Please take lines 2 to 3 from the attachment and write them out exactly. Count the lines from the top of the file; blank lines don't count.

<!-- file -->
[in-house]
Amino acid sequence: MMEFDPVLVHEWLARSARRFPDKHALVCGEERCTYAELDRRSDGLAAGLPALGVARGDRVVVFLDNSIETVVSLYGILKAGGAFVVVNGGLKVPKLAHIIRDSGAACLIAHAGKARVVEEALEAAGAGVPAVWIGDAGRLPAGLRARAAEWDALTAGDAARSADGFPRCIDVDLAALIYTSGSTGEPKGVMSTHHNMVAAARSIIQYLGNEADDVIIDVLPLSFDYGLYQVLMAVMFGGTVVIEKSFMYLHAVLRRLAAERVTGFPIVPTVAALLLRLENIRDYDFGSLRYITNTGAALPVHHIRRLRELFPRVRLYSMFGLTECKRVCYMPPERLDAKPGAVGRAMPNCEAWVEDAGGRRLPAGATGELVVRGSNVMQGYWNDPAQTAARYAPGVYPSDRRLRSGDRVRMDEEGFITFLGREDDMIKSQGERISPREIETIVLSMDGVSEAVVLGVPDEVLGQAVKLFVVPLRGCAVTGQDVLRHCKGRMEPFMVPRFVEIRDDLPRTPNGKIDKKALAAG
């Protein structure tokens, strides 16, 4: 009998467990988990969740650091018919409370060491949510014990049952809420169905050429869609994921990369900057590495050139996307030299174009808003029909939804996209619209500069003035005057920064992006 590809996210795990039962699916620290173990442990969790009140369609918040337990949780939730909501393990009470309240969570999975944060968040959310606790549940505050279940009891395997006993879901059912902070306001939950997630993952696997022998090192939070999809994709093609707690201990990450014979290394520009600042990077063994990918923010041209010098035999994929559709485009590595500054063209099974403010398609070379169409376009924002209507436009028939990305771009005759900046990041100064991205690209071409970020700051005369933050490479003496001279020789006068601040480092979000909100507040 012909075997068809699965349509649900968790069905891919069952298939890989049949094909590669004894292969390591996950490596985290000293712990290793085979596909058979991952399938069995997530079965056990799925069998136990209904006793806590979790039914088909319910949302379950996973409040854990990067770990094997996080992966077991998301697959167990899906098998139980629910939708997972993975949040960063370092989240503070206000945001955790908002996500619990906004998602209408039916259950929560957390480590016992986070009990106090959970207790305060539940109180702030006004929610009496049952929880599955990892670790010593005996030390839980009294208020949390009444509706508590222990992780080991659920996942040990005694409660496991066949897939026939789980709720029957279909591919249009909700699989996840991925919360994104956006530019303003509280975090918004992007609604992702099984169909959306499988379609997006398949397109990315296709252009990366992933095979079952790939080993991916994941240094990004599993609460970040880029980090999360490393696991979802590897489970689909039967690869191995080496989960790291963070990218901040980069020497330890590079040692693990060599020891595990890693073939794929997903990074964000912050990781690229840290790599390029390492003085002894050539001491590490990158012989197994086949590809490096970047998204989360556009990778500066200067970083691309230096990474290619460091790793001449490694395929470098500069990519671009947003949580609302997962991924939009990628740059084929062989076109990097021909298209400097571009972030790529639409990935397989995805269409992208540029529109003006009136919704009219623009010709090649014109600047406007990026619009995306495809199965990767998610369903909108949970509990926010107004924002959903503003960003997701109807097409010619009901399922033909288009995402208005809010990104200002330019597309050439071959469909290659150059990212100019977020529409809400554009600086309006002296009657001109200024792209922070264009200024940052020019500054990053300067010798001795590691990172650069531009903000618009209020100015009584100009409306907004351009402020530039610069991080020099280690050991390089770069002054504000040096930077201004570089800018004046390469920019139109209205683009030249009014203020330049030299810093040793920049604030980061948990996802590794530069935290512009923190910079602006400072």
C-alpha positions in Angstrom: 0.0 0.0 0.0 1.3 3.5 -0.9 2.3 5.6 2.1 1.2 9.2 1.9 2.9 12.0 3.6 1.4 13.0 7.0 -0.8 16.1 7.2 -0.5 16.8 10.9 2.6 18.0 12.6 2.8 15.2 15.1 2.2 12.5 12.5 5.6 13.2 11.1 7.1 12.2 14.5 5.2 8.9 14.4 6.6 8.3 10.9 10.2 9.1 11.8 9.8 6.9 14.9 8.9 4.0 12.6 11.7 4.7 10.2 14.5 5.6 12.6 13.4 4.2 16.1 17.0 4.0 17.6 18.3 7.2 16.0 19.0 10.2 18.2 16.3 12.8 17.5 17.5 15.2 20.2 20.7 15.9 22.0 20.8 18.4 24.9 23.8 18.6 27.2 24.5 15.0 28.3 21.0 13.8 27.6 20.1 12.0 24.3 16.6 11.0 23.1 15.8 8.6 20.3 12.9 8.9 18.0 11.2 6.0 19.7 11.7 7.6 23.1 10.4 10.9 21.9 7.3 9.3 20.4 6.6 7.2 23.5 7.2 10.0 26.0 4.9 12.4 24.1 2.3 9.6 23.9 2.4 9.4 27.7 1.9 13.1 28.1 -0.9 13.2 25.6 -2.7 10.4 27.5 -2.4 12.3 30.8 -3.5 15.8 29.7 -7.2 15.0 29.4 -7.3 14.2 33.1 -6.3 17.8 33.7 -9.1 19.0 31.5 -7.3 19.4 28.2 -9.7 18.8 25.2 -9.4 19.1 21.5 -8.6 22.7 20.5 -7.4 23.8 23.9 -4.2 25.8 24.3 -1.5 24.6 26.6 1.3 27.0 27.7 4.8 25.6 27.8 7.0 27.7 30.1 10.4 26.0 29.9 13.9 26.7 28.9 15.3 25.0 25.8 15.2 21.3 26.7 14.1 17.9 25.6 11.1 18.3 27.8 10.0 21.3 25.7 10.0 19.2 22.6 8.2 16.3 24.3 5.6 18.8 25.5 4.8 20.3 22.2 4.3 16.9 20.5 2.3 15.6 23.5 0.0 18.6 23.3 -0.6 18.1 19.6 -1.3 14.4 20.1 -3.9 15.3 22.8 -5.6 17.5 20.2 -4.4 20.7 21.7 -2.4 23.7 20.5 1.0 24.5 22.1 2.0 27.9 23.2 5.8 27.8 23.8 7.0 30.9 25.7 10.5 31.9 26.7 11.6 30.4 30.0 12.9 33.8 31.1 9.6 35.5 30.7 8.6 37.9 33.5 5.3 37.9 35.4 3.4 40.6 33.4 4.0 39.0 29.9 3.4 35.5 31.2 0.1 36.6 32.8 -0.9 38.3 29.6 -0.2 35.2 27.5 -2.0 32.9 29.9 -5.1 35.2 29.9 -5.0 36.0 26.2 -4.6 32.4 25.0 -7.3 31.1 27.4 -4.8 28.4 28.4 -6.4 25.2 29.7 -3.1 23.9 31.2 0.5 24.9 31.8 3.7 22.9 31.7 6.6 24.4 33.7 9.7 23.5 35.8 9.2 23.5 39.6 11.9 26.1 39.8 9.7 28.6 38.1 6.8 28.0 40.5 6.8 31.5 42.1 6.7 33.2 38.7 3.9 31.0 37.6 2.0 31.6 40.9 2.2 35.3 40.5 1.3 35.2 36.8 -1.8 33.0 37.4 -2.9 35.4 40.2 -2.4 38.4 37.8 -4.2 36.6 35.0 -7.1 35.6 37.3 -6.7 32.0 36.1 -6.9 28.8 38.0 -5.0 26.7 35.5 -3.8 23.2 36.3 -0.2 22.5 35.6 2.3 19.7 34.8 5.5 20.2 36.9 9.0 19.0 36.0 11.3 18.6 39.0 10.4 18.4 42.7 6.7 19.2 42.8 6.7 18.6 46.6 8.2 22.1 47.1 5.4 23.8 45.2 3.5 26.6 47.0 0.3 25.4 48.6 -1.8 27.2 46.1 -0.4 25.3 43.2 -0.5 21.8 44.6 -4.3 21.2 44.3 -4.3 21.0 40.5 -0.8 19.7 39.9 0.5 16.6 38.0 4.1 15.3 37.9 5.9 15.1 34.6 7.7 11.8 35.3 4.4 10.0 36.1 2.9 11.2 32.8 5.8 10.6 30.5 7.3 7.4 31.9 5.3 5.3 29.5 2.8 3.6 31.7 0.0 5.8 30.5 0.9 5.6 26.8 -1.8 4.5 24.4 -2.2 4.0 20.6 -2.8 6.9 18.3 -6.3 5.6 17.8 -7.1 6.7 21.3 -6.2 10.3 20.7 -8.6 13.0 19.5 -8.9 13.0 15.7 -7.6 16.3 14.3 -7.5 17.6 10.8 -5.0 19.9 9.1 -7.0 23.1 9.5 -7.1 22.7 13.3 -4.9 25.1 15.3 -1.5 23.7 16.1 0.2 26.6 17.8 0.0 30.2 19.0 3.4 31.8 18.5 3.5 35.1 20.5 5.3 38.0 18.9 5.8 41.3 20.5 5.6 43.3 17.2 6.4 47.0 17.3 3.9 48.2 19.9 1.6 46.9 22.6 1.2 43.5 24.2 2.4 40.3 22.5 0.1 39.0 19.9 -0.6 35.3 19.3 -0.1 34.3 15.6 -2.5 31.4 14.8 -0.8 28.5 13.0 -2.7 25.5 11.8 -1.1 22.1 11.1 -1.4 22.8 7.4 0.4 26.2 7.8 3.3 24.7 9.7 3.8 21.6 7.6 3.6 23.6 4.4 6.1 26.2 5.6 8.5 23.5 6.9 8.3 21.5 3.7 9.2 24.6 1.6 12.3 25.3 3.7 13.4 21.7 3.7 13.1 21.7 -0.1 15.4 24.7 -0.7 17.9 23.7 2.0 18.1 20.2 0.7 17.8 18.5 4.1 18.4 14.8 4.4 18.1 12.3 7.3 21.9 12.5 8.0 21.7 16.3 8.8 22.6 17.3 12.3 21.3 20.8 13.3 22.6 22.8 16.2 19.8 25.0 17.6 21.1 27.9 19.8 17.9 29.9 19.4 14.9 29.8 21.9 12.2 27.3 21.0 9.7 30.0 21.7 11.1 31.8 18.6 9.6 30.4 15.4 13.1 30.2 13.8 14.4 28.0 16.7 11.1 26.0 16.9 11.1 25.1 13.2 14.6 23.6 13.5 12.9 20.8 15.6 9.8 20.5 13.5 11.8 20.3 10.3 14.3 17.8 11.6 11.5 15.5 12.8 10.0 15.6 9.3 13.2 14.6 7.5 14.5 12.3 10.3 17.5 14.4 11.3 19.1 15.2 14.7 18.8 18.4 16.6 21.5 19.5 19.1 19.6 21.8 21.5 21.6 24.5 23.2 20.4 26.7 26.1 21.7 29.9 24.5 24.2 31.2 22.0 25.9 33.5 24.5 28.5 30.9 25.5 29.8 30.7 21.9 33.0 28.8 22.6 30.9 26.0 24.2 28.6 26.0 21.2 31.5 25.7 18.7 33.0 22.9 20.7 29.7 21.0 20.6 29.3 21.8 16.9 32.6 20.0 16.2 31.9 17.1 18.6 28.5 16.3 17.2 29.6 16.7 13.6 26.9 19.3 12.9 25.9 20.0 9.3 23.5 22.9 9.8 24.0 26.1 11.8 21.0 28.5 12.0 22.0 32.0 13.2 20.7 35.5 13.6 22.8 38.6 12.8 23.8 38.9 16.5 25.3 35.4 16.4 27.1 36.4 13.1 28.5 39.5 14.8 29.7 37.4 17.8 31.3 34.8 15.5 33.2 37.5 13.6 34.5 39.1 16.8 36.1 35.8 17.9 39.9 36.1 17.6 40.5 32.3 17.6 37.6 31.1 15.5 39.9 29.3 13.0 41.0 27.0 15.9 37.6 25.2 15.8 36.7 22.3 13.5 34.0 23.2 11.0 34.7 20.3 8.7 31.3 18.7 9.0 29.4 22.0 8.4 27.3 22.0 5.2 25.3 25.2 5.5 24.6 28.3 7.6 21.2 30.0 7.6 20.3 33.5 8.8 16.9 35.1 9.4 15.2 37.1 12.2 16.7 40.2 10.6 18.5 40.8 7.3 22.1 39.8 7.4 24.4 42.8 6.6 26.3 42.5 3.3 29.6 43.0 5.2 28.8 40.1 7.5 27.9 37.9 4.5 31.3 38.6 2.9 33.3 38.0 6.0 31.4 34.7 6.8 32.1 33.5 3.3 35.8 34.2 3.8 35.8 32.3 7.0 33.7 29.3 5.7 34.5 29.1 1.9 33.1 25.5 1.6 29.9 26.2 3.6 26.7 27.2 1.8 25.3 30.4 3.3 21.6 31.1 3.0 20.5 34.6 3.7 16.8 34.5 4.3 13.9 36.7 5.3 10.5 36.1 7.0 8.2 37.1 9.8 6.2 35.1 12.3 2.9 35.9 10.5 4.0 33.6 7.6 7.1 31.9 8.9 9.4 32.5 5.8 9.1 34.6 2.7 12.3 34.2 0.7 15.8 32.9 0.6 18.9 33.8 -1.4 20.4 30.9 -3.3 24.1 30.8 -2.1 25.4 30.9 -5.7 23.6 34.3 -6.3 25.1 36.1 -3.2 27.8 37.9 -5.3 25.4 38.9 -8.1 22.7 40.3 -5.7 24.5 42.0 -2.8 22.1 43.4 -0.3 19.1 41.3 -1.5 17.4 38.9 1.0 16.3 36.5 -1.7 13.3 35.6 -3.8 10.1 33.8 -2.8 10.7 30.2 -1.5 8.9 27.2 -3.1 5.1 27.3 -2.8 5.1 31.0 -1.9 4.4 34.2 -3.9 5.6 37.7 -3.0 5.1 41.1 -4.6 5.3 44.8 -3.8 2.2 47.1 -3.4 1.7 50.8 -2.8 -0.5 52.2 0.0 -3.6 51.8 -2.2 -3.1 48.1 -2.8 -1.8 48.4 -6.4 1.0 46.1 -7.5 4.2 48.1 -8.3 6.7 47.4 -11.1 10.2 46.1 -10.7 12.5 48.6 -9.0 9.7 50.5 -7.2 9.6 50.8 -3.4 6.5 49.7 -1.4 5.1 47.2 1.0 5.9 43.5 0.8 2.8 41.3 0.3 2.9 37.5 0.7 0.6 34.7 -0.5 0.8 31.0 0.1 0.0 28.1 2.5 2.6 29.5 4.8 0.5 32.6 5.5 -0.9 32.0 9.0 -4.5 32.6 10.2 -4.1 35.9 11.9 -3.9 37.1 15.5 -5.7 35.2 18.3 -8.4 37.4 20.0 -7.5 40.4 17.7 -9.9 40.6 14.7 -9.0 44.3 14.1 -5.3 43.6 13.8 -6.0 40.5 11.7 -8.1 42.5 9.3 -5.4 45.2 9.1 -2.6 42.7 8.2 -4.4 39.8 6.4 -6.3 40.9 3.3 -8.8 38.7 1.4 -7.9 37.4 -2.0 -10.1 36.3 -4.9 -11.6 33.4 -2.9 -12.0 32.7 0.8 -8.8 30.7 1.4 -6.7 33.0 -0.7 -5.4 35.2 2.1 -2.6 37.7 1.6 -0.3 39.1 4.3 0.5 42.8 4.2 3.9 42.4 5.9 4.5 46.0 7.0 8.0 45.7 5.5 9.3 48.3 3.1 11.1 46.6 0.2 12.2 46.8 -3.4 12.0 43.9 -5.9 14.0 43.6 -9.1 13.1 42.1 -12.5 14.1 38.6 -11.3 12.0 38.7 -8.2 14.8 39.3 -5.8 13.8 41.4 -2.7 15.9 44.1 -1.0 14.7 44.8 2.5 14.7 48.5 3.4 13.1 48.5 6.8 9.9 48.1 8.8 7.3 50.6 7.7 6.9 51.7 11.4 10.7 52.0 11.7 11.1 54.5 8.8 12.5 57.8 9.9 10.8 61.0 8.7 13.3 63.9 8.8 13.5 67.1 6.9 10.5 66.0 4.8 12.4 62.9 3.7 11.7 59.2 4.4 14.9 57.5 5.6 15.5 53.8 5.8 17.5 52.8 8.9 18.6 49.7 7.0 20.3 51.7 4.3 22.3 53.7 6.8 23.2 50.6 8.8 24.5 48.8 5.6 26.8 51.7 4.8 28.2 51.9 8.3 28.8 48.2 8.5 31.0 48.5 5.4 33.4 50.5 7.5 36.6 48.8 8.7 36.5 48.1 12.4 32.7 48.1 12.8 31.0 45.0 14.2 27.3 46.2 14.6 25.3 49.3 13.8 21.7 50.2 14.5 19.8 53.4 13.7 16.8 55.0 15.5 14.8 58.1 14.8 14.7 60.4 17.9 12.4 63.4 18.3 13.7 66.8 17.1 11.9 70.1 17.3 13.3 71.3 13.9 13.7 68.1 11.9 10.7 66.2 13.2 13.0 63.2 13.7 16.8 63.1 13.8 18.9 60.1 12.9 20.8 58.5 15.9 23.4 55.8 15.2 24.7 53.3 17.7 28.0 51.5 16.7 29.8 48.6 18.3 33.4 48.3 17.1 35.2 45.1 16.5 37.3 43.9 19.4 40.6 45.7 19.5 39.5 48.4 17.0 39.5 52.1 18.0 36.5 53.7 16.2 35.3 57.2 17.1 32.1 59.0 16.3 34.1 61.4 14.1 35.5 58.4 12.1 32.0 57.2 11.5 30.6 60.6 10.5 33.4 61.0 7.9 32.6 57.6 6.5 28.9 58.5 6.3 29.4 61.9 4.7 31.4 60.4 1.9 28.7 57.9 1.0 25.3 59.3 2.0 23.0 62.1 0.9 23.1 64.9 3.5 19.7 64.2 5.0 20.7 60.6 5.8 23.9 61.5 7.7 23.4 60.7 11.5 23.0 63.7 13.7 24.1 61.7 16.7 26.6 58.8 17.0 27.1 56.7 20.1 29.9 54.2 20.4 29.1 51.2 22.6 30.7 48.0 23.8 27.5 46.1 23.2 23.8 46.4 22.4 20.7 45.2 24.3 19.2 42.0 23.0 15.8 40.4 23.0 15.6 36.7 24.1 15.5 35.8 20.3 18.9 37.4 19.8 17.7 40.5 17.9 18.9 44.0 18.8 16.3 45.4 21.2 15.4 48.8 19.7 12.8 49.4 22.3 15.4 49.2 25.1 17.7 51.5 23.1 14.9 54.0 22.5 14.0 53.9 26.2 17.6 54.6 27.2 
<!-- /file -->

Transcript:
Amino acid sequence: MMEFDPVLVHEWLARSARRFPDKHALVCGEERCTYAELDRRSDGLAAGLPALGVARGDRVVVFLDNSIETVVSLYGILKAGGAFVVVNGGLKVPKLAHIIRDSGAACLIAHAGKARVVEEALEAAGAGVPAVWIGDAGRLPAGLRARAAEWDALTAGDAARSADGFPRCIDVDLAALIYTSGSTGEPKGVMSTHHNMVAAARSIIQYLGNEADDVIIDVLPLSFDYGLYQVLMAVMFGGTVVIEKSFMYLHAVLRRLAAERVTGFPIVPTVAALLLRLENIRDYDFGSLRYITNTGAALPVHHIRRLRELFPRVRLYSMFGLTECKRVCYMPPERLDAKPGAVGRAMPNCEAWVEDAGGRRLPAGATGELVVRGSNVMQGYWNDPAQTAARYAPGVYPSDRRLRSGDRVRMDEEGFITFLGREDDMIKSQGERISPREIETIVLSMDGVSEAVVLGVPDEVLGQAVKLFVVPLRGCAVTGQDVLRHCKGRMEPFMVPRFVEIRDDLPRTPNGKIDKKALAAG
């Protein structure tokens, strides 16, 4: 009998467990988990969740650091018919409370060491949510014990049952809420169905050429869609994921990369900057590495050139996307030299174009808003029909939804996209619209500069003035005057920064992006 590809996210795990039962699916620290173990442990969790009140369609918040337990949780939730909501393990009470309240969570999975944060968040959310606790549940505050279940009891395997006993879901059912902070306001939950997630993952696997022998090192939070999809994709093609707690201990990450014979290394520009600042990077063994990918923010041209010098035999994929559709485009590595500054063209099974403010398609070379169409376009924002209507436009028939990305771009005759900046990041100064991205690209071409970020700051005369933050490479003496001279020789006068601040480092979000909100507040 012909075997068809699965349509649900968790069905891919069952298939890989049949094909590669004894292969390591996950490596985290000293712990290793085979596909058979991952399938069995997530079965056990799925069998136990209904006793806590979790039914088909319910949302379950996973409040854990990067770990094997996080992966077991998301697959167990899906098998139980629910939708997972993975949040960063370092989240503070206000945001955790908002996500619990906004998602209408039916259950929560957390480590016992986070009990106090959970207790305060539940109180702030006004929610009496049952929880599955990892670790010593005996030390839980009294208020949390009444509706508590222990992780080991659920996942040990005694409660496991066949897939026939789980709720029957279909591919249009909700699989996840991925919360994104956006530019303003509280975090918004992007609604992702099984169909959306499988379609997006398949397109990315296709252009990366992933095979079952790939080993991916994941240094990004599993609460970040880029980090999360490393696991979802590897489970689909039967690869191995080496989960790291963070990218901040980069020497330890590079040692693990060599020891595990890693073939794929997903990074964000912050990781690229840290790599390029390492003085002894050539001491590490990158012989197994086949590809490096970047998204989360556009990778500066200067970083691309230096990474290619460091790793001449490694395929470098500069990519671009947003949580609302997962991924939009990628740059084929062989076109990097021909298209400097571009972030790529639409990935397989995805269409992208540029529109003006009136919704009219623009010709090649014109600047406007990026619009995306495809199965990767998610369903909108949970509990926010107004924002959903503003960003997701109807097409010619009901399922033909288009995402208005809010990104200002330019597309050439071959469909290659150059990212100019977020529409809400554009600086309006002296009657001109200024792209922070264009200024940052020019500054990053300067010798001795590691990172650069531009903000618009209020100015009584100009409306907004351009402020530039610069991080020099280690050991390089770069002054504000040096930077201004570089800018004046390469920019139109209205683009030249009014203020330049030299810093040793920049604030980061948990996802590794530069935290512009923190910079602006400072």